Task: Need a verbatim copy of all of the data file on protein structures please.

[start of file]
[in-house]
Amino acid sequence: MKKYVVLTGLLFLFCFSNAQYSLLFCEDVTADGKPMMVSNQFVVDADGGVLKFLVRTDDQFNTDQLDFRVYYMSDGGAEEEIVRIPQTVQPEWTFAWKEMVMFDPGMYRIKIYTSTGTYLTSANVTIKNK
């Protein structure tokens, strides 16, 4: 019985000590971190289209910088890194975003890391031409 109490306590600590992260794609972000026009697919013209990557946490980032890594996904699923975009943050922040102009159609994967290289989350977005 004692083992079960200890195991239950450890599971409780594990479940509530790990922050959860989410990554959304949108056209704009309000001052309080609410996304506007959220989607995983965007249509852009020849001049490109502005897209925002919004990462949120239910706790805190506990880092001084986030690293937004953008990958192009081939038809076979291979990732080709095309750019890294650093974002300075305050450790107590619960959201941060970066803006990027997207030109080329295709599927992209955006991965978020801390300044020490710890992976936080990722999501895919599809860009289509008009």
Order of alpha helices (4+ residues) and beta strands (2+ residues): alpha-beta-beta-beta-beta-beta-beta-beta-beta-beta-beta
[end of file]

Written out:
[in-house]
Amino acid sequence: MKKYVVLTGLLFLFCFSNAQYSLLFCEDVTADGKPMMVSNQFVVDADGGVLKFLVRTDDQFNTDQLDFRVYYMSDGGAEEEIVRIPQTVQPEWTFAWKEMVMFDPGMYRIKIYTSTGTYLTSANVTIKNK
């Protein structure tokens, strides 16, 4: 019985000590971190289209910088890194975003890391031409 109490306590600590992260794609972000026009697919013209990557946490980032890594996904699923975009943050922040102009159609994967290289989350977005 004692083992079960200890195991239950450890599971409780594990479940509530790990922050959860989410990554959304949108056209704009309000001052309080609410996304506007959220989607995983965007249509852009020849001049490109502005897209925002919004990462949120239910706790805190506990880092001084986030690293937004953008990958192009081939038809076979291979990732080709095309750019890294650093974002300075305050450790107590619960959201941060970066803006990027997207030109080329295709599927992209955006991965978020801390300044020490710890992976936080990722999501895919599809860009289509008009």
Order of alpha helices (4+ residues) and beta strands (2+ residues): alpha-beta-beta-beta-beta-beta-beta-beta-beta-beta-beta